Some of the best surprises at FrightFest can be found in the Discovery Screens, and one film that made an impression this year was low-budget French horror comedy Sadik 2. A group of friends head to a cabin for their New Year’s Eve celebrations, but a shocking turn of events at the film’s halfway point take things down a much darker path.
Writer/director Robin Entreinger and star Marjolaine Pottlitzer spoke exclusively to SciFiNow about the trials and joys of low-budget filmmaking and the state of French horror.
Sadik 2 has a really dramatic plot shift halfway through. What was the driving central idea when you were writing it?
Robin Entreinger: I wanted to play with the basics of horror films. I wanted to do a sort of soap TV show that goes into horror afterwards. So you have two stories; the TV show that looks like a TV comedy stuff, and then it goes into horror. So playing with the genre.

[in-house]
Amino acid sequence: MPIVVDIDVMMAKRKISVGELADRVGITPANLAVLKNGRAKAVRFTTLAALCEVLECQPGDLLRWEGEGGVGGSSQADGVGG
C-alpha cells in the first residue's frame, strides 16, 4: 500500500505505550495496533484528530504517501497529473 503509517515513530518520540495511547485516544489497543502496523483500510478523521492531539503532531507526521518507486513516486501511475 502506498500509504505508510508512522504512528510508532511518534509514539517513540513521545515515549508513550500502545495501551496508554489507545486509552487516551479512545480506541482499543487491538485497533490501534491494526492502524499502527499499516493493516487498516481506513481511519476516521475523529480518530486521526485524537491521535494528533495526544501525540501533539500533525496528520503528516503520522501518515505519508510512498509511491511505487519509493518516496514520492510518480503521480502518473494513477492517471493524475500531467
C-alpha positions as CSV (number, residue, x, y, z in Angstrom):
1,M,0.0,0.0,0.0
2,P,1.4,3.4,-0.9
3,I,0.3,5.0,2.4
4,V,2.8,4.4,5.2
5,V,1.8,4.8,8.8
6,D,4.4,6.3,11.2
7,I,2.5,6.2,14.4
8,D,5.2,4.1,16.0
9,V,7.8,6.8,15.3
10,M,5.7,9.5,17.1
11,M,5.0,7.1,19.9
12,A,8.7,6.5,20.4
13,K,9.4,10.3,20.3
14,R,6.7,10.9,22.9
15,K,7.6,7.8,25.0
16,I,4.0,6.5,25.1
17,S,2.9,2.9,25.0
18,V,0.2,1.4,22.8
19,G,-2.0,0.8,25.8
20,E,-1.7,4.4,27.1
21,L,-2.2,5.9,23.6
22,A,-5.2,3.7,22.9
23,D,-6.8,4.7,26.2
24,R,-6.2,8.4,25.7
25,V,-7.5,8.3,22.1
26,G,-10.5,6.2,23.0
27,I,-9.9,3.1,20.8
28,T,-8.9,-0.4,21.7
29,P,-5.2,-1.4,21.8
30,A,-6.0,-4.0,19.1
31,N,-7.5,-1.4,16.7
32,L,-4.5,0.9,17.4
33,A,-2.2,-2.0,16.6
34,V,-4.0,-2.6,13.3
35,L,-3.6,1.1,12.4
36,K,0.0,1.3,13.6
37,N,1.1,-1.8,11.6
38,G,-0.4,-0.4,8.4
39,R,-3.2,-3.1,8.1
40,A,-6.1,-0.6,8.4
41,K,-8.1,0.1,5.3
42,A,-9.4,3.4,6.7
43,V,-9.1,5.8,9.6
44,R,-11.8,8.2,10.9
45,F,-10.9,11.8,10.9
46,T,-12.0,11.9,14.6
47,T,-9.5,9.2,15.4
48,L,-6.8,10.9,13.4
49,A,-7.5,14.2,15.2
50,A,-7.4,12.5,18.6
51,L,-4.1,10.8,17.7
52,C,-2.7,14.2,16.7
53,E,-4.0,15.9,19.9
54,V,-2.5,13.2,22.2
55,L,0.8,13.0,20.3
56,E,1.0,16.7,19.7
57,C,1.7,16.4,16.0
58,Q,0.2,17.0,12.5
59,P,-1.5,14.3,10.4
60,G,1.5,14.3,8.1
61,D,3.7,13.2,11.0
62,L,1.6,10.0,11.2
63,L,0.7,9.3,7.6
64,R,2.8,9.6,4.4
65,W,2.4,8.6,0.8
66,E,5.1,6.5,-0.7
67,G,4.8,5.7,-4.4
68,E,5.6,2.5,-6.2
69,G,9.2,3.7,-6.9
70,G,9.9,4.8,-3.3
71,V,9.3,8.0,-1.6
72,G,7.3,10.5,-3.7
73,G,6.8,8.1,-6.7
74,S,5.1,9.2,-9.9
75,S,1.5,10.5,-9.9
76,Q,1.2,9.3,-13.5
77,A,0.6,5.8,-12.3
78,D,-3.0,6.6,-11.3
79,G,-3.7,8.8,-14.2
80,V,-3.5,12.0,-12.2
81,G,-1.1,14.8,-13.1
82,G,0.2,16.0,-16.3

Marjolaine Pottlitzer: Playing with the rules. And also he wanted to quote every horror movie he liked.
RE: Or not. Whether I like or not. Because I say something about major horror films that has been made in the last ten years like Paranormal Activity and stuff like that. So it’s about everything. It’s kind of a genre comedy; a homage.
Since the beginning we had the idea of two movies in one. So I think it’s 40 minutes or so, it’s like symmetry. That change is difficult to make for the audience, and we knew that. People have to know the characters otherwise you don’t care about them. And in Sadik 2 the idea was to make the audience like them. You like them right? Let’s go to the next part. So for some people it worked well and some people are saying that the first half is too long. But if you expect a horror scene every five minutes, don’t see Sadik 2. It was a very hard decision because we know we are going to lose audience for that. But we gained another audience of people having fun. But you make the movie for them. You get fun in the first half, but you get more fun in the second half because you had fun in the first half.